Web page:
The California wildfires of 2019 and the Australian bushfires currently raging have seen the loss of lives, property, businesses as well as bushes, forests, and parks. In Australia, it is estimated that at least 33 people perished in the fire and more than 11 million hectares of bush, forest and parks across Australia has burned. The California fires went hand in hand with power outages that affected hundreds of thousands of people. In addition, organizations also had to contend with fire-related disruptions such as power outages. One San Francisco-based organization reported that almost 50% of its employees were without power at their homes, suffered from smoke inhalation and their children were out of school.
In our last instalment of the “This is not a drill” series, instead of focusing on what you must do as we have done in previous posts, we reflect on three steps one organization took to successfully navigate a fire-related disaster:
Fires and the power outages that usually accompany them have the potential to impact hundreds of thousands of people both at home, at the workplace and at school.
1. They were prepared
Leaders are faced with numerous competing priorities and issues immediately following a disaster such as a fire or fire-related disruption such as a power outage. They must keep operations running, keep employees calm and focused, factor in health and safety issues as well as customer-related issues such as possible service and delivery disruptions. Not only were they prepared when activating their business process automation plan they simulated their plan enough times so that each person knew exactly what to do when the proverbial red button was pushed.
2. The team members leading the execution of the business continuity/disaster recovery strategy were strong decisionmakers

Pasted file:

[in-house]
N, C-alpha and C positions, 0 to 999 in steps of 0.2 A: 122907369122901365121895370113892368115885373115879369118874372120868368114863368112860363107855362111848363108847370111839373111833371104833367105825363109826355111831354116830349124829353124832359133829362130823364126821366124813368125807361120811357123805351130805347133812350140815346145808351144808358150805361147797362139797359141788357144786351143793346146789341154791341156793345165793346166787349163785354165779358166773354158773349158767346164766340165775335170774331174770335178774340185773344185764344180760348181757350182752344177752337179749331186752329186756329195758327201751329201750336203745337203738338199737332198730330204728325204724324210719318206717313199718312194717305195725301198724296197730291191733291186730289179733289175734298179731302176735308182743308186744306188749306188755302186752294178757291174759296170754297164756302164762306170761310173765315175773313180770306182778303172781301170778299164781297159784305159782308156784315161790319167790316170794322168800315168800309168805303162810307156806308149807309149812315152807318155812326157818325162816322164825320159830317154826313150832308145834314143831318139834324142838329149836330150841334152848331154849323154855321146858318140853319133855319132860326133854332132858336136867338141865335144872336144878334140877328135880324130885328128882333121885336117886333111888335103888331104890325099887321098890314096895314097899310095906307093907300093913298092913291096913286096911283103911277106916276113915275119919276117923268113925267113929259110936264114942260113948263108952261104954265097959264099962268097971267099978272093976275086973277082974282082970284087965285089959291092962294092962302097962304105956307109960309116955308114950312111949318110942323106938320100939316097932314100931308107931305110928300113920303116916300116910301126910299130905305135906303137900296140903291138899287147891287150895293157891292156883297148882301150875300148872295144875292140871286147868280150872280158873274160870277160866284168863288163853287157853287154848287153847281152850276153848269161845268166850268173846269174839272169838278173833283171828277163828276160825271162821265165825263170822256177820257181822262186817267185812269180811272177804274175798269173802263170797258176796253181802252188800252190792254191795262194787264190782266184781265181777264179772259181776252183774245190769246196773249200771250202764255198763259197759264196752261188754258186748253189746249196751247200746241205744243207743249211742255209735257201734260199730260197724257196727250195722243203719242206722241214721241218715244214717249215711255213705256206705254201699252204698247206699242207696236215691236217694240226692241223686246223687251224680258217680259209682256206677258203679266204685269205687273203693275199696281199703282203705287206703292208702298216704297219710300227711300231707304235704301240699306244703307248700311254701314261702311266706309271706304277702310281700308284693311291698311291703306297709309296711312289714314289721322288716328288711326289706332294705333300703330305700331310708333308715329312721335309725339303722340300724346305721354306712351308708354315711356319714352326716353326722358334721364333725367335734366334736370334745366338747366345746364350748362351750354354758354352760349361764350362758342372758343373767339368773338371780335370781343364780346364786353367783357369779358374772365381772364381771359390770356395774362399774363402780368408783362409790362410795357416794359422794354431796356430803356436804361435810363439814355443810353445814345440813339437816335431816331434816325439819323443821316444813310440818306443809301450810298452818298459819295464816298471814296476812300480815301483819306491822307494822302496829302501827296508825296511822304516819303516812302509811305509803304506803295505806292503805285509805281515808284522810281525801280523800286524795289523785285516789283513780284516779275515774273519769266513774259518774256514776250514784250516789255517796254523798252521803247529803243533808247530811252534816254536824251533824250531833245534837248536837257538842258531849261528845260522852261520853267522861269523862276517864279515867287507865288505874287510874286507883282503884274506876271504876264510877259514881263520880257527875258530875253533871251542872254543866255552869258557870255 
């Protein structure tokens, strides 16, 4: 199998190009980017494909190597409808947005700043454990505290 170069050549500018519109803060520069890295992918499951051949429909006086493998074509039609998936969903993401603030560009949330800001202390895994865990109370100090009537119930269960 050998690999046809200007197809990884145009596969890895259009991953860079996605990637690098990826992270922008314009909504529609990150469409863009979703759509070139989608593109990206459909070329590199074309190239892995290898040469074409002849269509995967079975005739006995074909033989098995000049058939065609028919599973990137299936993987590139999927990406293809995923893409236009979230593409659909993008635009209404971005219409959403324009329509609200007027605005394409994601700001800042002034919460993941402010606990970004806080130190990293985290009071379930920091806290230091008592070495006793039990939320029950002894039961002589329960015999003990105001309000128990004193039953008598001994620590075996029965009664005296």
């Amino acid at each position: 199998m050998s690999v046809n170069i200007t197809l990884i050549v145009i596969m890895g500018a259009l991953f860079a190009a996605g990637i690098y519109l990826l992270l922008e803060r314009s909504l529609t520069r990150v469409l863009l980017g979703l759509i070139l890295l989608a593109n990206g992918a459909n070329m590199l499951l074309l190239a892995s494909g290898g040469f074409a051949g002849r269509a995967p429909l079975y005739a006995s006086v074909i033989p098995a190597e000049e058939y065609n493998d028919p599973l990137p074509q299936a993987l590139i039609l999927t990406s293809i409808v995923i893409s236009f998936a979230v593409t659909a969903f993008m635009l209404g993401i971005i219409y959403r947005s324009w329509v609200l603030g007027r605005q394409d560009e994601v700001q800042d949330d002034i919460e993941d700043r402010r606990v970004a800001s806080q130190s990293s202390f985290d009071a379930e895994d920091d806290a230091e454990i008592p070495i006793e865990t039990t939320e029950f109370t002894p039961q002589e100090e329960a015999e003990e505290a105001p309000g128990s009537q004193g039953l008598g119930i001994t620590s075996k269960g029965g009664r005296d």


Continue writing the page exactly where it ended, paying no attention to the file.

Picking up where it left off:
The leadership team realized that when the organization was faced with a disruption, instead of getting bogged down, confused or disorganized, it was critical to focus on the needs of the organization, its employees and customers. How did they do this? They leveraged effective decision making which in turn drove fast actions. The team knew exactly what their responsibilities were, they reacted swiftly, and focused on decisions rather than discussions.
3. The organization focused on making effective decisions for both employees and customers
What an organization must not lose sight of is the fact that a disaster or disruptive event as mentioned above also impact on its employees. Allowing parents to bring children to the office where schools are closed, allowing work-from-home options for employees who cannot make it into work and, where possible, shifting operations to an alternative site are all with the bigger picture in mind – with employees’ concerned eased, operations can go ahead and customers will continue to receive the expected service or delivery.
Are you prepared for the next fire, flood, pandemic, office move, active shooter or cyber attack?
Read the full "This is not a drill" series: